Seasonal Dominance Disorder

Are you an elite women's basketball program? 

Do you feel like the days are getting shorter and the competition isn't enough of a challenge Does the thought of 11 more regular season games make you long for the month of March? Do you find yourselves sleepwalking through portions of games, only to snap out of your slumber and defeat your opponent in less than impressive fashion?

If you answered "yes" to any of these questions, you may be suffering from an ailment known as "Seasonal Dominance Disorder."

"Seasonal Dominance Disorder" or "SDD" is brought about by an abnormally large amount of talent contained on one basketball roster. Here's how it works:

Excess talent accumulates on a roster over time through recruiting, transfers and player development. When this talent builds up faster for one team than for others, it can make regular season games uncomfortable. Lesser talented teams play harder, while the teams burdened with excess talent play with less intensity and exhibit feelings of boredom, disinterest, and overall malaise, relying on their talent to win the game. 

When those feelings arise for an extended period of time, talented teams are prone to "upsets," or losses to inferior teams due a general disinterest in competing. 

But there is an answer to SDD.

It's called "history."

History is an easy remedy that can be used by any team at any time. Just open up a media guide, flip to the section labeled "Records," and search for the stat called "Most Games Won." The number atop the list is 34, which is the number of games the Gamecocks won last season.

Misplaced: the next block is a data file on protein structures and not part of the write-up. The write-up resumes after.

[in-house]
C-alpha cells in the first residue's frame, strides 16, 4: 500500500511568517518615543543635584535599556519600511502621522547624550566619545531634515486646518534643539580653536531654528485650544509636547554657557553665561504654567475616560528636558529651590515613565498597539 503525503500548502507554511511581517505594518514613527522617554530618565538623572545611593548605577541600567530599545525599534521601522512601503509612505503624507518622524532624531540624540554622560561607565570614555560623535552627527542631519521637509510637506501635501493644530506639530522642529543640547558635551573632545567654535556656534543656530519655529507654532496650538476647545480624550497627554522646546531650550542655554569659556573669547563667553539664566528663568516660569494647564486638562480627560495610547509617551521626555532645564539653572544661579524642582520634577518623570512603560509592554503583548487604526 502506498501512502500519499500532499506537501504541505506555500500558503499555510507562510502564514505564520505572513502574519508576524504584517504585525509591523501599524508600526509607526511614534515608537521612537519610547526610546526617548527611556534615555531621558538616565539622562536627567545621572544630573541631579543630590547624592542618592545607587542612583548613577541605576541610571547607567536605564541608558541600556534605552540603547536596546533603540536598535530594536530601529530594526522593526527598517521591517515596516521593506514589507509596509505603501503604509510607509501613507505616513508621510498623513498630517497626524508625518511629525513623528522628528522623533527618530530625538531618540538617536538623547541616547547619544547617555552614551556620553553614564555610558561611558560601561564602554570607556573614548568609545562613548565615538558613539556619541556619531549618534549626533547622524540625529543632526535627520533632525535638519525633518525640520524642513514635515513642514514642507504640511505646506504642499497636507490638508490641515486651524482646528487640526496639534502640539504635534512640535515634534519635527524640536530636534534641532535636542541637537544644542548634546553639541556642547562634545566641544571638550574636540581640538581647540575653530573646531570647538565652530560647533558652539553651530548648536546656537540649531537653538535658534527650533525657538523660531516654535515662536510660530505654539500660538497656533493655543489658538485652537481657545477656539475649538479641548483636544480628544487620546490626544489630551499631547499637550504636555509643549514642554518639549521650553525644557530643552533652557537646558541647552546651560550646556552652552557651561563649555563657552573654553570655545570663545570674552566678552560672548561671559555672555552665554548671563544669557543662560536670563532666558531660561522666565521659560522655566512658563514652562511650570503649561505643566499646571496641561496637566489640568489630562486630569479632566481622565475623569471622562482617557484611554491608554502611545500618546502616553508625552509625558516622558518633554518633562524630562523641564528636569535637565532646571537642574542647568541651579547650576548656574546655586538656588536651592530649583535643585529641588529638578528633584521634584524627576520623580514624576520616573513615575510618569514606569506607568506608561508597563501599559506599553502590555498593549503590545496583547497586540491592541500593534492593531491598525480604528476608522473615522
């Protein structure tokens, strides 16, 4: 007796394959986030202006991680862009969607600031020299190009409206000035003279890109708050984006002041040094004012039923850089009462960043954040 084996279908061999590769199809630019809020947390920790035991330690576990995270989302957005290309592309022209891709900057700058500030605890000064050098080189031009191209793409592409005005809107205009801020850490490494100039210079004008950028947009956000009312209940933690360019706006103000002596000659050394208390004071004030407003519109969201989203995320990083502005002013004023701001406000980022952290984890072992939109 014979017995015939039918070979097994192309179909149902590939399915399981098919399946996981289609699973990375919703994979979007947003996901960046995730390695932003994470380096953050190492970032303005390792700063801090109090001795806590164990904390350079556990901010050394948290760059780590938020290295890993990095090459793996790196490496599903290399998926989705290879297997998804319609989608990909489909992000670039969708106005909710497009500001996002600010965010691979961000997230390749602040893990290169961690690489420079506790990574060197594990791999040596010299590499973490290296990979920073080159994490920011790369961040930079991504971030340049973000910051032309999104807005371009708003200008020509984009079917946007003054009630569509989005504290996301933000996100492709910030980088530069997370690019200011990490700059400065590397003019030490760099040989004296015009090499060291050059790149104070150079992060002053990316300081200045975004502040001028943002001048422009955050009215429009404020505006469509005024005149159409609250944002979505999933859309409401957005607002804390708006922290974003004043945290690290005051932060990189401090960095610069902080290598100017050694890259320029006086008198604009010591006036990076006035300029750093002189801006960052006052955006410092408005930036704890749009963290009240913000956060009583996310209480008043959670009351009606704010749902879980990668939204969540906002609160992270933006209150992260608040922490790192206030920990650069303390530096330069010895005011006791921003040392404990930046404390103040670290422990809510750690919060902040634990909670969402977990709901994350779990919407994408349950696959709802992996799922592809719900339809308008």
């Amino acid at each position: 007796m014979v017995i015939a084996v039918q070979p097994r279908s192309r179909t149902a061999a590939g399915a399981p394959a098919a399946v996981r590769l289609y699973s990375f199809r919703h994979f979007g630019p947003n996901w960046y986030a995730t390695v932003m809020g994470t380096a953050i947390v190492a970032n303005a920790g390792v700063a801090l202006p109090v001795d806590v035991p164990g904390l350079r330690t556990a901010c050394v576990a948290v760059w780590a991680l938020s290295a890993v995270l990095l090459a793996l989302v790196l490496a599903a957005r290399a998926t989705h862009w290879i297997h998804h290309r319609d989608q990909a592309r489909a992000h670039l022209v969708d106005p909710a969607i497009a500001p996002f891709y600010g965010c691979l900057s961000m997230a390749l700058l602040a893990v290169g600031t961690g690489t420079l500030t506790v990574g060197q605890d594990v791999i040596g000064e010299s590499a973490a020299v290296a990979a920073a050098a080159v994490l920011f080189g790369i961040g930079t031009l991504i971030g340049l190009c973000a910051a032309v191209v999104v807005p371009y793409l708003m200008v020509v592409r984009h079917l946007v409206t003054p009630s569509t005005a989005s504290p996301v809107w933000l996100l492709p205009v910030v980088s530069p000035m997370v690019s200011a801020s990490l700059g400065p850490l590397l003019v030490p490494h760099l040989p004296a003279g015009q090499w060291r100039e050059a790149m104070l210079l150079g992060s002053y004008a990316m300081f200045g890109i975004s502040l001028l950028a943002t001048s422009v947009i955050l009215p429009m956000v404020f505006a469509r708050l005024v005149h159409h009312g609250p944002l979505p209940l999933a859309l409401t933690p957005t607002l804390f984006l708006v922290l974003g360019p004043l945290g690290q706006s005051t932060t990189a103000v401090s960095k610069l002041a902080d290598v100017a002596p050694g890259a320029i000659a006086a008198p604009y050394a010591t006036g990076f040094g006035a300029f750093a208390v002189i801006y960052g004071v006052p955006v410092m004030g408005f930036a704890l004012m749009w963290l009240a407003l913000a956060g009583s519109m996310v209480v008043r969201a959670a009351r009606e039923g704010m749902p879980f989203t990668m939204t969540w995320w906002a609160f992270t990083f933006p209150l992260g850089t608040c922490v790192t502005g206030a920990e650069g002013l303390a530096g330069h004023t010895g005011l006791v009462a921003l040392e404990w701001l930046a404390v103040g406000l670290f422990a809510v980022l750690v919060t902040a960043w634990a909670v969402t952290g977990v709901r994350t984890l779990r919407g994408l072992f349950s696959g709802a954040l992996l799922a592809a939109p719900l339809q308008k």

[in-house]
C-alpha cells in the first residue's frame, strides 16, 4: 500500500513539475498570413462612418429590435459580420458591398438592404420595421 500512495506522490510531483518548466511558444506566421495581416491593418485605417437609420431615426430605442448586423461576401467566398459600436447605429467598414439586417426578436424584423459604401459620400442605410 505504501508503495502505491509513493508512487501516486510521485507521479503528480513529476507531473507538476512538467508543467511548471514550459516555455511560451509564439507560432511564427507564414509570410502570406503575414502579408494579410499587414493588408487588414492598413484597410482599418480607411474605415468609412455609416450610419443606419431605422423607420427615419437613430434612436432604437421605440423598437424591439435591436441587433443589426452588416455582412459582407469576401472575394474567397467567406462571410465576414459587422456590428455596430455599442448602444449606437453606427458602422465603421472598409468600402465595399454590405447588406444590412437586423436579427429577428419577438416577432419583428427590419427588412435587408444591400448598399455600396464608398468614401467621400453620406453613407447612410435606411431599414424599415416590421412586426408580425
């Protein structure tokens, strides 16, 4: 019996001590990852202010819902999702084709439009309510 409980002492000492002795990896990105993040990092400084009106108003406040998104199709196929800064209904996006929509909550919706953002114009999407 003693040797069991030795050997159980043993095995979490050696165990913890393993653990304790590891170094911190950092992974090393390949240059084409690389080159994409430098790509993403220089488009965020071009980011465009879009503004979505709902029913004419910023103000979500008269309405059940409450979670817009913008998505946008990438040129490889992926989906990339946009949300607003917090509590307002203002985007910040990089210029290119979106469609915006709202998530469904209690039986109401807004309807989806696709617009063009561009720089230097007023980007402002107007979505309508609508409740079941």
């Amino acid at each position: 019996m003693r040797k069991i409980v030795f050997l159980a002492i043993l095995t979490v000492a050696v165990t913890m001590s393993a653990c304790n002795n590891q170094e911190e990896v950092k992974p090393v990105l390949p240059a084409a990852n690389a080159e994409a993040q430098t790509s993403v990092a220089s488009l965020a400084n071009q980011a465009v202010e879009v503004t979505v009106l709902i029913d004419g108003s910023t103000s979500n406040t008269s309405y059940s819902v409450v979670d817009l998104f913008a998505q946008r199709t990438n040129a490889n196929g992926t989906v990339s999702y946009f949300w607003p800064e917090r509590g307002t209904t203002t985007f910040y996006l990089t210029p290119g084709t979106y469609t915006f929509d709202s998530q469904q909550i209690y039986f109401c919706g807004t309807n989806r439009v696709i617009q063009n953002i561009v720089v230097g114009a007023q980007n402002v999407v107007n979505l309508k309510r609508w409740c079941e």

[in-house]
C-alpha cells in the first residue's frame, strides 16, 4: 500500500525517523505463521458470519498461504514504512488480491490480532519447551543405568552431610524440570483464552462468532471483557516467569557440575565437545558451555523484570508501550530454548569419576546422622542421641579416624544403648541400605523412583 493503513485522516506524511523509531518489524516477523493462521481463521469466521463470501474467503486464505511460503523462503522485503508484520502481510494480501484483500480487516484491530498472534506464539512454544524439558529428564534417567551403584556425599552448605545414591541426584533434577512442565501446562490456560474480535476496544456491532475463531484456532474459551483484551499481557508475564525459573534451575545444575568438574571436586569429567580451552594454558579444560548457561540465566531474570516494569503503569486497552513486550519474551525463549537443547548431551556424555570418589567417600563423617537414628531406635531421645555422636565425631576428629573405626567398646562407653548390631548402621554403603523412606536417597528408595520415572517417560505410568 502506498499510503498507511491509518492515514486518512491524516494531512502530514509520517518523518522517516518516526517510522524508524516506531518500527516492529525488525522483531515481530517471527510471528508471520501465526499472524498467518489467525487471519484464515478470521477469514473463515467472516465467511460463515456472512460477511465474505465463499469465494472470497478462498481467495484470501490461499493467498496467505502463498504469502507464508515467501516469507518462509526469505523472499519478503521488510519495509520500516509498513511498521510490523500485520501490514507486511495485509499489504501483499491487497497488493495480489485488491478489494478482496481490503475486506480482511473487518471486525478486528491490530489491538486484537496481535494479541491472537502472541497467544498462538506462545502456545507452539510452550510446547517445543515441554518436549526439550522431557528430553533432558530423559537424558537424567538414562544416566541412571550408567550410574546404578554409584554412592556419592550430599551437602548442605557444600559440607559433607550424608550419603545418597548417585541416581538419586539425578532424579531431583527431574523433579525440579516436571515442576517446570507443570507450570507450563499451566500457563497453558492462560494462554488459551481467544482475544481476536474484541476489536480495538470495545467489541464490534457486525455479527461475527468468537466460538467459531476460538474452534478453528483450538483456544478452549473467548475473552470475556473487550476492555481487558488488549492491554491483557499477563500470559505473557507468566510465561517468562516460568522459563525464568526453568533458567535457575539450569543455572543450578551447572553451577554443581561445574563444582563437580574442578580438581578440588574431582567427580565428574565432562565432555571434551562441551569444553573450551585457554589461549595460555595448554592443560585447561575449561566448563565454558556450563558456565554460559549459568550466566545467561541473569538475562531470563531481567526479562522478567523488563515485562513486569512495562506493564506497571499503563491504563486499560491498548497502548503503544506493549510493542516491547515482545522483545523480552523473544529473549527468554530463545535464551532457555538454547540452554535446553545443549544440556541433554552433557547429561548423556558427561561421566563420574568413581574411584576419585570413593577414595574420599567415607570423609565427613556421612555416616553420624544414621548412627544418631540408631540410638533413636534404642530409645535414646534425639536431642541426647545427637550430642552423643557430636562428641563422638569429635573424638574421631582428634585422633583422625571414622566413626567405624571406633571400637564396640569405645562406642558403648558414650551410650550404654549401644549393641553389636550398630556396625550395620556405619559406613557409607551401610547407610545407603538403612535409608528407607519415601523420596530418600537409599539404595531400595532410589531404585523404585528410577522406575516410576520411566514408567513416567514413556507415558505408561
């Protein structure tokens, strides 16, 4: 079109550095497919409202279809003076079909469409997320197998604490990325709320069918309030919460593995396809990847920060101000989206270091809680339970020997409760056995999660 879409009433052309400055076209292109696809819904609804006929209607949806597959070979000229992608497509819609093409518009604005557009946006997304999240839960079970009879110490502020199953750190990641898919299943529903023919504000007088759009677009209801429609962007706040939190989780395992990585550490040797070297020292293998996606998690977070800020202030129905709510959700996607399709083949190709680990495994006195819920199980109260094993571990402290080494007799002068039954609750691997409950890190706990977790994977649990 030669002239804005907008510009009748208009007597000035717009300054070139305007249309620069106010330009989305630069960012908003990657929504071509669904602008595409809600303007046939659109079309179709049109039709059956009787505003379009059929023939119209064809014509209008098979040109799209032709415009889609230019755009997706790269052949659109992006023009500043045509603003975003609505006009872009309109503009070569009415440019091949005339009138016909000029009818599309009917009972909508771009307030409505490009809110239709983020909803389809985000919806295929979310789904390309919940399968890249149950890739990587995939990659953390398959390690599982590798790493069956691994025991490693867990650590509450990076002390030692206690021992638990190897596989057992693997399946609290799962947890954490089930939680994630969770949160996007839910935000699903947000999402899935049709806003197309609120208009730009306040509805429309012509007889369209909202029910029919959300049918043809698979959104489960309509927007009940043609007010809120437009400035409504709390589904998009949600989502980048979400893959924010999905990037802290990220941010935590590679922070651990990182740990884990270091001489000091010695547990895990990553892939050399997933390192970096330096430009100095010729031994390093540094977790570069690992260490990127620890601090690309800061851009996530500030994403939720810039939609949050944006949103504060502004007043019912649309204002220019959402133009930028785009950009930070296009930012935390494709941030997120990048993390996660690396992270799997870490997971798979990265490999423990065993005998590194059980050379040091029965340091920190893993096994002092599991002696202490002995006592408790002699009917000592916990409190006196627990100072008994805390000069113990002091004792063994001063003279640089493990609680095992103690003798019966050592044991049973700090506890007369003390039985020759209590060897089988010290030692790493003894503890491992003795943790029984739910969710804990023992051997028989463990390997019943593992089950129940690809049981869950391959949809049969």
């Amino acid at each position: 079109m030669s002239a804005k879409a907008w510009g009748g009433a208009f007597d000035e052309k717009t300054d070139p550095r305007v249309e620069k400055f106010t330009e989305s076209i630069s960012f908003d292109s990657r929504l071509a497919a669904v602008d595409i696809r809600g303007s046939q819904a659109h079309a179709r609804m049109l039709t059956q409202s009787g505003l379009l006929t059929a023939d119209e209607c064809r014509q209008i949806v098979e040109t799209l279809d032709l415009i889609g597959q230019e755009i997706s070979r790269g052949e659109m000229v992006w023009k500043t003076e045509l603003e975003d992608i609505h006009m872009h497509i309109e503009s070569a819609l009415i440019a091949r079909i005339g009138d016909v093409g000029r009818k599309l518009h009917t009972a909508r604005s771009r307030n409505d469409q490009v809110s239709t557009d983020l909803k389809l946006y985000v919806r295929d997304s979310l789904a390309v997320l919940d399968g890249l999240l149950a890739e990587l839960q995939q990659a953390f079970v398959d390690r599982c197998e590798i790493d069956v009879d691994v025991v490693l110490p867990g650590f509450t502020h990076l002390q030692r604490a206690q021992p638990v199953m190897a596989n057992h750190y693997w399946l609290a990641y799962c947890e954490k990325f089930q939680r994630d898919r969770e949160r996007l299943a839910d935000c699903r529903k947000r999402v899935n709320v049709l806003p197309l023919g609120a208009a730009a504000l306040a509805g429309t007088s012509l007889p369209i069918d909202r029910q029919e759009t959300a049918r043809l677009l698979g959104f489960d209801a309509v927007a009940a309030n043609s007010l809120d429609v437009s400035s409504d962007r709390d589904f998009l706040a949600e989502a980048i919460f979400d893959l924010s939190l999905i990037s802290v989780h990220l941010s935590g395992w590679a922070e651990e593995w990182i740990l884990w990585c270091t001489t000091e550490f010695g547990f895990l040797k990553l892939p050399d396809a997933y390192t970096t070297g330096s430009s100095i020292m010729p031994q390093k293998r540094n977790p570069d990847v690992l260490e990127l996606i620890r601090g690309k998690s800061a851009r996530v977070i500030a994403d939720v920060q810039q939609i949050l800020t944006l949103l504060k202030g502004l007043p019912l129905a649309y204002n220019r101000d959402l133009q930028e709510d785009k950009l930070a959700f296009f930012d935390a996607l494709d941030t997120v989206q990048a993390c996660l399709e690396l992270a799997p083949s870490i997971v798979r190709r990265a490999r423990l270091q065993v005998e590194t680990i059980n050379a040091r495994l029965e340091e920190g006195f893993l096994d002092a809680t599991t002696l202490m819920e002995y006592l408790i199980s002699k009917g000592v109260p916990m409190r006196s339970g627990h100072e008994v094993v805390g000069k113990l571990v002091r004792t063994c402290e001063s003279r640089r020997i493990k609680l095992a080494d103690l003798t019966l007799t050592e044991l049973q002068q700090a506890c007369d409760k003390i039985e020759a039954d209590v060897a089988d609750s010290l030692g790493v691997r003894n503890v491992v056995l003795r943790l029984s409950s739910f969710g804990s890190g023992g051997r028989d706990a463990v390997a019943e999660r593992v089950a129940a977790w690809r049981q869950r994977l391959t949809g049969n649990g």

29 regular season wins plus three wins in the SEC Tournament plus advancing to the Elite Eight would give this year's team the new record, commonly referred to as an "incentive." Other uses of history can feature exploring a program's lack of national championships, which may serve as a more powerful incentive than merely numbers of wins. Teams with the ability to compete for championships are encouraged to use whatever incentives necessary to combat SDD. Additional incentives may include, but are not limited to, program-building, love of teammates and civic pride. 

SDD is serious and, if not treated, can lead to unfulfilled expectations and regret. 

Don't let the LSU's and Ole Miss's of the world get you down. If you feel your team is suffering from SDD, talk to coaches immediately about history. 

Common side effects of history may include rings, trophies, banners and a  massive parade through the streets of downtown Columbia.